Talk is Cheap


June 4, 2015

By Hajar Ahmed


Talent, desire and drive – not socioeconomic background – should dictate where students go to college. College access should be based on academic achievement and equally accessible to all.


Senator Claiborne Pell

Yet we know that low-income students are not getting their fair shot at enrolling in selective colleges: whereas one in five top ACT test scorers (i.e. scored at the 90th percentile and higher) comes from a Pell-eligible family, many selective colleges and universities enroll proportions far lower than 20 percent.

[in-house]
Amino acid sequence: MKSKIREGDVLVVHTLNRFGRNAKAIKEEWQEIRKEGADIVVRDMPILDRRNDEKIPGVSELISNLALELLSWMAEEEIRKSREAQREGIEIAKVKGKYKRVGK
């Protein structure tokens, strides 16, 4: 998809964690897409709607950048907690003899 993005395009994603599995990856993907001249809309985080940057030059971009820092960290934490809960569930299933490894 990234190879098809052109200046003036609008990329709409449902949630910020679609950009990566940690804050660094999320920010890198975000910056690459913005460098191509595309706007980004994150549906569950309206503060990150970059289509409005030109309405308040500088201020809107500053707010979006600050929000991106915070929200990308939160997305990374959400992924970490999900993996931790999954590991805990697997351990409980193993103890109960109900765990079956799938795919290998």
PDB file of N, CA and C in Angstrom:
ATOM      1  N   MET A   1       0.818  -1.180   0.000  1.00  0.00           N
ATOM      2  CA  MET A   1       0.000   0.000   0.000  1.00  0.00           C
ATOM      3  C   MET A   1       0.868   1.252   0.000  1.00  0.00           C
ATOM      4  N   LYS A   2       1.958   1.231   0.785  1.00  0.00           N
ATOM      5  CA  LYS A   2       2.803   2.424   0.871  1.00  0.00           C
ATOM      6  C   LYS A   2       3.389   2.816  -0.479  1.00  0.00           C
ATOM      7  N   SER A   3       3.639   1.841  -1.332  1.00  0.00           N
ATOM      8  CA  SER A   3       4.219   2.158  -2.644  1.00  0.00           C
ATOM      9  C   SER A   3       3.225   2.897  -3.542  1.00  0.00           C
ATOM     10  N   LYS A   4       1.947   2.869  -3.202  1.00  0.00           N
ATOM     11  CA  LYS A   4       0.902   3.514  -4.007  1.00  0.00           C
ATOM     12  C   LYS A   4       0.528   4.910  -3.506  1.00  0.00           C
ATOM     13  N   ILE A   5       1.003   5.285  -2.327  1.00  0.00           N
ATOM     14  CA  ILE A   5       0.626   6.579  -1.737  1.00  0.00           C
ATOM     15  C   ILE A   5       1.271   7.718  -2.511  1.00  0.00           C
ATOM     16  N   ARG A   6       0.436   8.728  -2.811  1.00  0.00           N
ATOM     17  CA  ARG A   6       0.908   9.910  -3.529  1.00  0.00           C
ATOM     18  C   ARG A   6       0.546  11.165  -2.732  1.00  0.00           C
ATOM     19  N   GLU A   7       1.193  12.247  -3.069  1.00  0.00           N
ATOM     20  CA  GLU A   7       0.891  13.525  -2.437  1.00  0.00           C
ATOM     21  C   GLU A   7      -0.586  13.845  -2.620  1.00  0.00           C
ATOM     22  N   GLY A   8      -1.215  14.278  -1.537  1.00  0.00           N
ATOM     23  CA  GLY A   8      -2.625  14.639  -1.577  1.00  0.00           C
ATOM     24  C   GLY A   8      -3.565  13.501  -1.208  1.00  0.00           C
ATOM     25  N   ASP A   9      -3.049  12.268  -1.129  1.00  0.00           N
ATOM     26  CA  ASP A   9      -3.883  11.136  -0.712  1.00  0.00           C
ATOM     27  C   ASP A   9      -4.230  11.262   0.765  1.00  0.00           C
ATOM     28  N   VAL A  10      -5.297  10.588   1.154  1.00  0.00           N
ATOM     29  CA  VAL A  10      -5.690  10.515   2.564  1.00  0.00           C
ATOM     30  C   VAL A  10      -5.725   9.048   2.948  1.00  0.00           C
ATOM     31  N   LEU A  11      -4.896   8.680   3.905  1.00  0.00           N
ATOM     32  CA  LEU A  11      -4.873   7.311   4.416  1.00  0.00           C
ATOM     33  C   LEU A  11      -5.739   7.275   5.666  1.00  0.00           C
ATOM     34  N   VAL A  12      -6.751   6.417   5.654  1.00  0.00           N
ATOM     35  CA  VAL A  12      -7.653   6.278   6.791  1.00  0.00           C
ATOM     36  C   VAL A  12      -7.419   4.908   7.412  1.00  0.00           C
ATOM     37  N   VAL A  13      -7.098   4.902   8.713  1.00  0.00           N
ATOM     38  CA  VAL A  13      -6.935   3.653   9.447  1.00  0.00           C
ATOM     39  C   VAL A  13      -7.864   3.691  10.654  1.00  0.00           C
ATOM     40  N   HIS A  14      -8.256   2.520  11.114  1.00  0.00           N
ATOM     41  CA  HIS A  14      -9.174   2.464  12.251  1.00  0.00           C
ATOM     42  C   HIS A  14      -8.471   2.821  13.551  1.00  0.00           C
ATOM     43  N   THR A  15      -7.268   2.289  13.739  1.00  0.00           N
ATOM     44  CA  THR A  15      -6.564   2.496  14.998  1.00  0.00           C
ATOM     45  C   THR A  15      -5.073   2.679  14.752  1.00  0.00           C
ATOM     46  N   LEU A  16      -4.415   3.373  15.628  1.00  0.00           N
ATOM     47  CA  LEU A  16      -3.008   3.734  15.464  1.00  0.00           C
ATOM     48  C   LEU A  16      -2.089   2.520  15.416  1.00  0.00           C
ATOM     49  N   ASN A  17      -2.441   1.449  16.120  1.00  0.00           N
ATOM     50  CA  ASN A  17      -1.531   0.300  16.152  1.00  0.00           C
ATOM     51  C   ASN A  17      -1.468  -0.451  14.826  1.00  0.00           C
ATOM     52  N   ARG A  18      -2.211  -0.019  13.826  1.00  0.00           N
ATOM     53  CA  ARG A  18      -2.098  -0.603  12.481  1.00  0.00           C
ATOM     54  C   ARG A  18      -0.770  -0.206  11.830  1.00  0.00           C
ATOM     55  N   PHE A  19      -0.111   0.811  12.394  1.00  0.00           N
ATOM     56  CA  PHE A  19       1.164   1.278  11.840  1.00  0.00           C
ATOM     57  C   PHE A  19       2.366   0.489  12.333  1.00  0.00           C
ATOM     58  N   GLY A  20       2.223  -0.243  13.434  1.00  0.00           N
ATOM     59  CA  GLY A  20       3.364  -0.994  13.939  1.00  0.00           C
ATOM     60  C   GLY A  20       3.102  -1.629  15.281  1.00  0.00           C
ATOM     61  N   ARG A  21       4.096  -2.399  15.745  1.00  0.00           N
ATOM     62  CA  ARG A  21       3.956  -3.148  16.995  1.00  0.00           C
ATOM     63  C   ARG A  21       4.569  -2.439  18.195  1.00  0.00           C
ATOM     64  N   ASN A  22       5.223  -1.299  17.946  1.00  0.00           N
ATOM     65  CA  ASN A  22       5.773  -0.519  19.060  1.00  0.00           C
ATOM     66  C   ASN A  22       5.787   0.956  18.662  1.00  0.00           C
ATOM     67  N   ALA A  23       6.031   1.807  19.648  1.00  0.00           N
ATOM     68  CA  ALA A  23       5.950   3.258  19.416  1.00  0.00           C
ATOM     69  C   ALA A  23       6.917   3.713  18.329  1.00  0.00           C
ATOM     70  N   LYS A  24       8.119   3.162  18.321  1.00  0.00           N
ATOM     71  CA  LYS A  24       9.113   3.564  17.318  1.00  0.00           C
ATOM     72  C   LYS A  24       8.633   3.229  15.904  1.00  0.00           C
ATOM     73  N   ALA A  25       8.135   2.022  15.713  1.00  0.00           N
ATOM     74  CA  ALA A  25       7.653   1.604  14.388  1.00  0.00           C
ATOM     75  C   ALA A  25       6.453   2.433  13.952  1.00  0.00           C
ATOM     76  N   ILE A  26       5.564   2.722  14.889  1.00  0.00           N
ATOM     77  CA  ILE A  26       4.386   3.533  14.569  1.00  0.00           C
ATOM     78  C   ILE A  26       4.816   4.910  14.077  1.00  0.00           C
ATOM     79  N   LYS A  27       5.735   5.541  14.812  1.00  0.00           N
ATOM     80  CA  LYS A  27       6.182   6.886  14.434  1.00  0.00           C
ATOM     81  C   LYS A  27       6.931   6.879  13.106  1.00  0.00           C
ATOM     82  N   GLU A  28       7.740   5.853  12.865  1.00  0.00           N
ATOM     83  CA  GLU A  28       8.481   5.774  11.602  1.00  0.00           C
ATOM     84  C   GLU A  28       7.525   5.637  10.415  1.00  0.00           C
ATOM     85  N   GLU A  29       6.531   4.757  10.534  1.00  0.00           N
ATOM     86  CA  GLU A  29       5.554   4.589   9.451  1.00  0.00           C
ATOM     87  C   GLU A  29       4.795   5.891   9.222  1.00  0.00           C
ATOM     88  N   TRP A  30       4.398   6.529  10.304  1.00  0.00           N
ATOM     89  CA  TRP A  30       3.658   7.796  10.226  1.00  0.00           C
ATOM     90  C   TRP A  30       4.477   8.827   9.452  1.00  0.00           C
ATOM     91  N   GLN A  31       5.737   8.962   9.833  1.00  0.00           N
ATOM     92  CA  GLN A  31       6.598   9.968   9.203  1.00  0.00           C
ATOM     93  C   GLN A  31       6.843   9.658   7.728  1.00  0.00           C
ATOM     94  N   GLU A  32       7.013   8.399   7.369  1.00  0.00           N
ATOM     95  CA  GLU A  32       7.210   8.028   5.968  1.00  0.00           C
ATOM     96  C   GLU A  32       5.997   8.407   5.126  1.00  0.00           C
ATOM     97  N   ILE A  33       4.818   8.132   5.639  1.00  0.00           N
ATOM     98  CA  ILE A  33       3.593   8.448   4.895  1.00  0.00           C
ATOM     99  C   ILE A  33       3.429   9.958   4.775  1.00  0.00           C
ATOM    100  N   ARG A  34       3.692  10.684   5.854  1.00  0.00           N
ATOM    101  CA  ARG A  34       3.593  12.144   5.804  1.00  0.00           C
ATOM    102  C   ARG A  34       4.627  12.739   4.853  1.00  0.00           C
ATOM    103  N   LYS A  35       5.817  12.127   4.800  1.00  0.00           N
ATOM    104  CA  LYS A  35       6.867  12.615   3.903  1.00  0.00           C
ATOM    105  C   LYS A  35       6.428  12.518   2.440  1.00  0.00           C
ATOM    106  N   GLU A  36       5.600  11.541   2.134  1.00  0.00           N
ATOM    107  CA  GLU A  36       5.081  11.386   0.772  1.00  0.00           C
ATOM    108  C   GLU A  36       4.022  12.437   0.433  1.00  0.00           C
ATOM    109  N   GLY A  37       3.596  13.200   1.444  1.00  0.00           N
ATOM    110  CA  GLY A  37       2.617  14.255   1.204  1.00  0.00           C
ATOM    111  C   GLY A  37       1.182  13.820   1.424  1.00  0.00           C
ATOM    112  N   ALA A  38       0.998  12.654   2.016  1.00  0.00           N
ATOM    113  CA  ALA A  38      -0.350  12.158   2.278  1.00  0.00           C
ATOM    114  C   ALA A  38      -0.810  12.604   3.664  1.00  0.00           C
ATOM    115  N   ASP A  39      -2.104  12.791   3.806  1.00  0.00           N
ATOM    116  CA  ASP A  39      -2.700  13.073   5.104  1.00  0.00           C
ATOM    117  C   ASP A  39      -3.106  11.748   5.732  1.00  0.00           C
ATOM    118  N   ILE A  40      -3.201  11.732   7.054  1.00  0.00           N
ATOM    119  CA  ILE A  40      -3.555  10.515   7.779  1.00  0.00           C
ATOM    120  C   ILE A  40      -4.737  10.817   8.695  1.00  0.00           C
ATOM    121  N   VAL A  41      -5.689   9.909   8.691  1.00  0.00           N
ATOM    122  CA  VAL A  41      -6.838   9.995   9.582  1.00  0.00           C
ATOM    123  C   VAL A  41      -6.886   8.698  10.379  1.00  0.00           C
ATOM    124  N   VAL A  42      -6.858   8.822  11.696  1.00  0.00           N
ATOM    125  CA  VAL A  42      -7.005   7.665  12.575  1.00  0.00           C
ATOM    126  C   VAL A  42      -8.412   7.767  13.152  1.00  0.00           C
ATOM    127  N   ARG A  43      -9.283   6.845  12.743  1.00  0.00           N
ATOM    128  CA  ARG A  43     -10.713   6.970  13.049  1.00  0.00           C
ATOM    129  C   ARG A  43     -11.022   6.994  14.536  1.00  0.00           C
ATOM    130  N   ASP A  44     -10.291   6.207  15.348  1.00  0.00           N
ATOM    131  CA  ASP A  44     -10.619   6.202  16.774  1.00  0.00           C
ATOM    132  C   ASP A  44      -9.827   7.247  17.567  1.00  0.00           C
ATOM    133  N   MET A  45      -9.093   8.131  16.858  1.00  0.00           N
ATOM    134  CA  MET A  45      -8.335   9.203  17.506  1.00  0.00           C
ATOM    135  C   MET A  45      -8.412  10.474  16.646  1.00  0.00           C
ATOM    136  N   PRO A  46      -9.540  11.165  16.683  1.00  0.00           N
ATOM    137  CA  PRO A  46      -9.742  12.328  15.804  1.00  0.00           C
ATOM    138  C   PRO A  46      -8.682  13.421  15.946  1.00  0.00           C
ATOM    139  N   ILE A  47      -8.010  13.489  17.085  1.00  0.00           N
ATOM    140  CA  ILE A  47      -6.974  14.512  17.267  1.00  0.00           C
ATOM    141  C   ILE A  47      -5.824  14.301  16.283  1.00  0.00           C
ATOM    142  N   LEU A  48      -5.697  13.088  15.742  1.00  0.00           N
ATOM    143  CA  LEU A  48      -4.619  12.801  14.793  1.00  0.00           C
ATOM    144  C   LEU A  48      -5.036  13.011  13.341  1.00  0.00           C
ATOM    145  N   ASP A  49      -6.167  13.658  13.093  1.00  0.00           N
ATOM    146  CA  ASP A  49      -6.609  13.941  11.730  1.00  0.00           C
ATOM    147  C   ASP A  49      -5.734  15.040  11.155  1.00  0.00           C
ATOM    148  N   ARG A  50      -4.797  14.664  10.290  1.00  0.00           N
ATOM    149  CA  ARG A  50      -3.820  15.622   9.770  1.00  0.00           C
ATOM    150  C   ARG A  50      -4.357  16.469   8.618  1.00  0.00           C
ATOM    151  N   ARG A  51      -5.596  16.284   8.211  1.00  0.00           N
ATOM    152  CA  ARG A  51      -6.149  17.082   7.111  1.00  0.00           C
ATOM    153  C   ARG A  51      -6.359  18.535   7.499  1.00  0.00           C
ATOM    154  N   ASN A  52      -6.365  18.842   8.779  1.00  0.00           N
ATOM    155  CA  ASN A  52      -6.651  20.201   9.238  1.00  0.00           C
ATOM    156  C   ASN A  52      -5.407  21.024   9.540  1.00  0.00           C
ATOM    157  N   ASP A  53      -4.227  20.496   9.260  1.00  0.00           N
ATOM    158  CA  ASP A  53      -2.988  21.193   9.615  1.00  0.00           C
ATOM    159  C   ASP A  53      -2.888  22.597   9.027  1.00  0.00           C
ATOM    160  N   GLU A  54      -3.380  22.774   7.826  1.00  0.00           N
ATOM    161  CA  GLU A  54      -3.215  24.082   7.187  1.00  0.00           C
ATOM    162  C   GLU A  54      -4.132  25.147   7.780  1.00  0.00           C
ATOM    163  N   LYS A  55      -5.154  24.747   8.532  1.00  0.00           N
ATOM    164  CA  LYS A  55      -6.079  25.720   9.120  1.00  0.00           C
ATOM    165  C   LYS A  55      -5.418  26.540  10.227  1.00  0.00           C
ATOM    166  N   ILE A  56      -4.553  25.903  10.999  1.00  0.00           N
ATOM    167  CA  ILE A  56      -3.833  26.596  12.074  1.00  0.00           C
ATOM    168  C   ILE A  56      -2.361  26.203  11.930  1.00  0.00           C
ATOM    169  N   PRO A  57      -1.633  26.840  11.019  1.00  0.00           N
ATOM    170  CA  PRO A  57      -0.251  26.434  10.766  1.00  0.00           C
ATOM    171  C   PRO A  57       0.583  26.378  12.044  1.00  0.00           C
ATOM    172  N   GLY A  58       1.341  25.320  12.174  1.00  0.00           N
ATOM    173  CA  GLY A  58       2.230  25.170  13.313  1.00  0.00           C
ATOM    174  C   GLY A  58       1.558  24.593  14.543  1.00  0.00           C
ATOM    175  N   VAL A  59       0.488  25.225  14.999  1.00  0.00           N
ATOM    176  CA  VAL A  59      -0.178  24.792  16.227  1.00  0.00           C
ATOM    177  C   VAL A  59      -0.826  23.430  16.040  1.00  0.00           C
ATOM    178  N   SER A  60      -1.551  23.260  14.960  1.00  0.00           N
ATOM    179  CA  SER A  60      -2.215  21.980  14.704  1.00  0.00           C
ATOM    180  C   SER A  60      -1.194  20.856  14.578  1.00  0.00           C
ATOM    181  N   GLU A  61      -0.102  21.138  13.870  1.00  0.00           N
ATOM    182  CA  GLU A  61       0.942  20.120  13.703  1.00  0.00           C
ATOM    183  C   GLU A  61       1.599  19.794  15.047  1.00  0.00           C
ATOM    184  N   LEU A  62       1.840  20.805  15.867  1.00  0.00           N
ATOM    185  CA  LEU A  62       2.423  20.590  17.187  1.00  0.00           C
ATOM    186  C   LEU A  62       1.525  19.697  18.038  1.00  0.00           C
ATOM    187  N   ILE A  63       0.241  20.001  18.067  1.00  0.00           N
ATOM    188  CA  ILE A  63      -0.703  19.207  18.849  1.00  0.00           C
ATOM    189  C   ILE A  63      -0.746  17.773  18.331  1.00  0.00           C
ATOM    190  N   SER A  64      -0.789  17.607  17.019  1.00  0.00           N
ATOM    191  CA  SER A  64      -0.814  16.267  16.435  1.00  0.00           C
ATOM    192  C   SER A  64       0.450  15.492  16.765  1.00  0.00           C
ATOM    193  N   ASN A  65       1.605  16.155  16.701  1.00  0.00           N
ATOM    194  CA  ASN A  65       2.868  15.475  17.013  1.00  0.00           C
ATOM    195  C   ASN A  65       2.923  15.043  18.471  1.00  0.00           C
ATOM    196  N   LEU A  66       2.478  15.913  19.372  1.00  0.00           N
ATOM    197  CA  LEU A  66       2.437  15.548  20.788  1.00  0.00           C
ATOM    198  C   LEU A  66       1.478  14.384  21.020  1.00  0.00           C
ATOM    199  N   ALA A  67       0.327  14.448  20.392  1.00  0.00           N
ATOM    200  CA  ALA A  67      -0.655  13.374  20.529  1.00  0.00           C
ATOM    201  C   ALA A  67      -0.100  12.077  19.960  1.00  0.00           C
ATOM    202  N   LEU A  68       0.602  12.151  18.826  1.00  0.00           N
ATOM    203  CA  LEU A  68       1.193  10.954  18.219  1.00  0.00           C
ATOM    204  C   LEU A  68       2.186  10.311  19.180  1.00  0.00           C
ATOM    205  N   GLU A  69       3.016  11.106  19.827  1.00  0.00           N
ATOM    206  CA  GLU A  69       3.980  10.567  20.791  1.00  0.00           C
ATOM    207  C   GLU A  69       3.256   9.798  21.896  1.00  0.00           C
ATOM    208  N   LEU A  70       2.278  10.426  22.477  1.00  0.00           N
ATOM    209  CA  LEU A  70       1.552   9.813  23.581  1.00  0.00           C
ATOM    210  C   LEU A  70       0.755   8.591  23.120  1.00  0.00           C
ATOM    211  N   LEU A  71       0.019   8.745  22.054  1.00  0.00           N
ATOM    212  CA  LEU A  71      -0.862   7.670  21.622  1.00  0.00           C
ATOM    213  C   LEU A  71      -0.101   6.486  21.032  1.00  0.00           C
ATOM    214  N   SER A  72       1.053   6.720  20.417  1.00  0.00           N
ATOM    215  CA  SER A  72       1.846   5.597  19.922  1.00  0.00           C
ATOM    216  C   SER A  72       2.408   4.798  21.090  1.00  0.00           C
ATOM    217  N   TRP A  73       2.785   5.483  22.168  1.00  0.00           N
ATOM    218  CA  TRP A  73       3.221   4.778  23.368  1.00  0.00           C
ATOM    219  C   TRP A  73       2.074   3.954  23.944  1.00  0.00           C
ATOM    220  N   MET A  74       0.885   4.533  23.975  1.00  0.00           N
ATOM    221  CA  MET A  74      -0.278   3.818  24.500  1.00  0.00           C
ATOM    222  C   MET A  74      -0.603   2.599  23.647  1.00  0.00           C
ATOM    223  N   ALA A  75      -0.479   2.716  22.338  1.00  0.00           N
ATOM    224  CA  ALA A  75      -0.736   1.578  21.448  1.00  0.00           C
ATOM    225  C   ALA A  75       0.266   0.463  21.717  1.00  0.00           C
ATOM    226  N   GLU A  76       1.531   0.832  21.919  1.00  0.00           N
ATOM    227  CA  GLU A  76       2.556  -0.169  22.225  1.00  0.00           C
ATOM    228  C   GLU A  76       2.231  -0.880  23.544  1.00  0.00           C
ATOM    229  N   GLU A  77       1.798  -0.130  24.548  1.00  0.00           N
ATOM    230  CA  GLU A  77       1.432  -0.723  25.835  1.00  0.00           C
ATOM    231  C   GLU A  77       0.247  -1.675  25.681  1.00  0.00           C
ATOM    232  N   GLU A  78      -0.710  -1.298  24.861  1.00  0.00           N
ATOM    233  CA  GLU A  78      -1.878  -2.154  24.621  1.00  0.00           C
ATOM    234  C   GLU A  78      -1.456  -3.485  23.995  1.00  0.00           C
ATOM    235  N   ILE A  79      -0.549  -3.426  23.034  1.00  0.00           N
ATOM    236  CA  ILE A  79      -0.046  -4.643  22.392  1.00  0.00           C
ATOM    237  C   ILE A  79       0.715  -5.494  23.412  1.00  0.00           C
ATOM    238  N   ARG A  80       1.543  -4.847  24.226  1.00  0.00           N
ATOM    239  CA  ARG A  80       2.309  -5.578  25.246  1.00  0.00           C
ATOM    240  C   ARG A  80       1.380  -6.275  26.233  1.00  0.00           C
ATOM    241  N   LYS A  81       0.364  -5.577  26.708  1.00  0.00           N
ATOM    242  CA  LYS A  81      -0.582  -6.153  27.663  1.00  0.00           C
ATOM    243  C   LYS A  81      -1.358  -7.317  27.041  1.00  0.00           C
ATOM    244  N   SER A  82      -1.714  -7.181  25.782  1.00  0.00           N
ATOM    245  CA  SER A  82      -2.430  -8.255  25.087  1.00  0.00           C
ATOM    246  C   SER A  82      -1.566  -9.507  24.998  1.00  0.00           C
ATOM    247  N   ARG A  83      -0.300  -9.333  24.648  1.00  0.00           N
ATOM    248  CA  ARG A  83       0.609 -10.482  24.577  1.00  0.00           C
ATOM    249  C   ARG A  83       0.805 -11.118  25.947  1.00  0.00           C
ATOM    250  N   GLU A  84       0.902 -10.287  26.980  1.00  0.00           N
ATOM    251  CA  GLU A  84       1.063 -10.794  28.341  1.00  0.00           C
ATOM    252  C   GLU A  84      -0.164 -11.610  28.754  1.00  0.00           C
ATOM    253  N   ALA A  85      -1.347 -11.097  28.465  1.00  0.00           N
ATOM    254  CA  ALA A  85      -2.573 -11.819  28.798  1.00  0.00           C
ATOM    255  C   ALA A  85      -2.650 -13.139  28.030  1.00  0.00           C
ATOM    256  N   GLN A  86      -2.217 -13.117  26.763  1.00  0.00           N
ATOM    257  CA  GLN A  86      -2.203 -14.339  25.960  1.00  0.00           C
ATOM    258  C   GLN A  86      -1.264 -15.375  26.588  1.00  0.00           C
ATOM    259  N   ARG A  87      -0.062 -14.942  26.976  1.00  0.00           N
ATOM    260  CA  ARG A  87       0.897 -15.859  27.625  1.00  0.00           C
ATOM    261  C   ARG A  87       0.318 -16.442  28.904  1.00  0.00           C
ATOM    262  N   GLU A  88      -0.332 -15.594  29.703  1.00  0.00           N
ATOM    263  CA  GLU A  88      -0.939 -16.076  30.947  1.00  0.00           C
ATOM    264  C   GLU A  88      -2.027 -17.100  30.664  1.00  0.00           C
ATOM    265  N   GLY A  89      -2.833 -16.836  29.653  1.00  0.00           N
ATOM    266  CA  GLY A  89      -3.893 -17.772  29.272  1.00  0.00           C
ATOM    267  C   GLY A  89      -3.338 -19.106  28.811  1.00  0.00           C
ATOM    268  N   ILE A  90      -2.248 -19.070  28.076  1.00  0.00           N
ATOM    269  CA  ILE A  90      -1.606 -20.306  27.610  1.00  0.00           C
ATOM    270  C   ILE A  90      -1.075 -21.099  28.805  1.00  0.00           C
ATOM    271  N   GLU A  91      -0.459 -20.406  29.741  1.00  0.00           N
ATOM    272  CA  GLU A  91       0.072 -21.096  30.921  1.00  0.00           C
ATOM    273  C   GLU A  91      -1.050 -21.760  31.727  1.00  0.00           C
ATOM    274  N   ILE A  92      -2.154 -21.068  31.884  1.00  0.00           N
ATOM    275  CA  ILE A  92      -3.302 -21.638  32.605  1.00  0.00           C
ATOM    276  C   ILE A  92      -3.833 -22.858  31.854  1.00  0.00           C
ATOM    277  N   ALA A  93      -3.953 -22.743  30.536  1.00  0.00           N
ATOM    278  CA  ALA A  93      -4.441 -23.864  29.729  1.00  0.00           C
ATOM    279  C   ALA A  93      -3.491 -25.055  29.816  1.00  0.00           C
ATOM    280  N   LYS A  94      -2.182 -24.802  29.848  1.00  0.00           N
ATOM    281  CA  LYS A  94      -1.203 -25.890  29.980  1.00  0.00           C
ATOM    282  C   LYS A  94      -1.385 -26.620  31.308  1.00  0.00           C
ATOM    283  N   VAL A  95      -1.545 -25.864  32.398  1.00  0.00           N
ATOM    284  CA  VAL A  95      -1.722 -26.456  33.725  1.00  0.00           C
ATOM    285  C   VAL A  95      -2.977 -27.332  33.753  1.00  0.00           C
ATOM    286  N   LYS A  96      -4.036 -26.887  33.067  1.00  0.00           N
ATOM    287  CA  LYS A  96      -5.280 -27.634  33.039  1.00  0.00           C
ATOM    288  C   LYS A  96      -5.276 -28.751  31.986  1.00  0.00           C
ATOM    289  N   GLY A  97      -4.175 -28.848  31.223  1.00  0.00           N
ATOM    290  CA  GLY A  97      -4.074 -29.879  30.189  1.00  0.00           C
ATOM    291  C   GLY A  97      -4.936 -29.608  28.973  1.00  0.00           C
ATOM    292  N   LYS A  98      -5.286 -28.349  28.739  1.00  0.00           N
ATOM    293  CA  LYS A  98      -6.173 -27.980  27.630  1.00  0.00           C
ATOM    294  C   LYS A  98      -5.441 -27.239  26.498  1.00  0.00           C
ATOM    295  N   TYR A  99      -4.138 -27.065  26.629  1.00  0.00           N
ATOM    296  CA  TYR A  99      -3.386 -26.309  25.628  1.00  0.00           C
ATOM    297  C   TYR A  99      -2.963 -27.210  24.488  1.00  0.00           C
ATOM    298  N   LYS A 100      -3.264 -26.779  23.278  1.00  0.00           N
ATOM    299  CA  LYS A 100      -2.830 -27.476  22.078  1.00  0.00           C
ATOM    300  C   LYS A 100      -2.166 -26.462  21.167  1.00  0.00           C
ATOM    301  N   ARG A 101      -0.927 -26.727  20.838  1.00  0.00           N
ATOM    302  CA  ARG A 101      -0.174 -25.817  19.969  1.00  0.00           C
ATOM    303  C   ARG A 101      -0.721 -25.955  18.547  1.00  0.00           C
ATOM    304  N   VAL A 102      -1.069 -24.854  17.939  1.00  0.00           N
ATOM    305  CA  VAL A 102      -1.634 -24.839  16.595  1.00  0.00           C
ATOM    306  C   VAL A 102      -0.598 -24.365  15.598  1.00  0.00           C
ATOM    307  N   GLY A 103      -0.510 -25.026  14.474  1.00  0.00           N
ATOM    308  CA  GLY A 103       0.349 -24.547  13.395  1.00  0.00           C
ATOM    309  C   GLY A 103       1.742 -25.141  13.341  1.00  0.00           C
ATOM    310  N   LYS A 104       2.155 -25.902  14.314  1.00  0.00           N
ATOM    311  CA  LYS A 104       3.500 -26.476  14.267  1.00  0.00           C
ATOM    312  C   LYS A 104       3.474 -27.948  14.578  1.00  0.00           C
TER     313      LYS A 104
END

Related: Congratulations, Class of Education Inequity

But for the relatively few low-income students who do apply and enroll in selective colleges, we now have a chance to peek into the ways in which class and race have shaped their lives, thanks to a recent New York Times article that highlights several college application essays from low-income students. Perhaps these essays will prompt colleges to recognize that there are many more thousands of Martinas, Carolinas, and Jons who exist out there who may be good candidates for their college. Because many of the highlighted colleges still rank in the bottom 5% nationally in working class and low-income student enrollment:

  • Georgetown University – 14%*
  • Northwestern University – 14%*
  • Wesleyan University – 18.5%
  • Columbia University – 15.1%*
  • Kenyon College – 10.3%*
  • University of Chicago – 11.7%*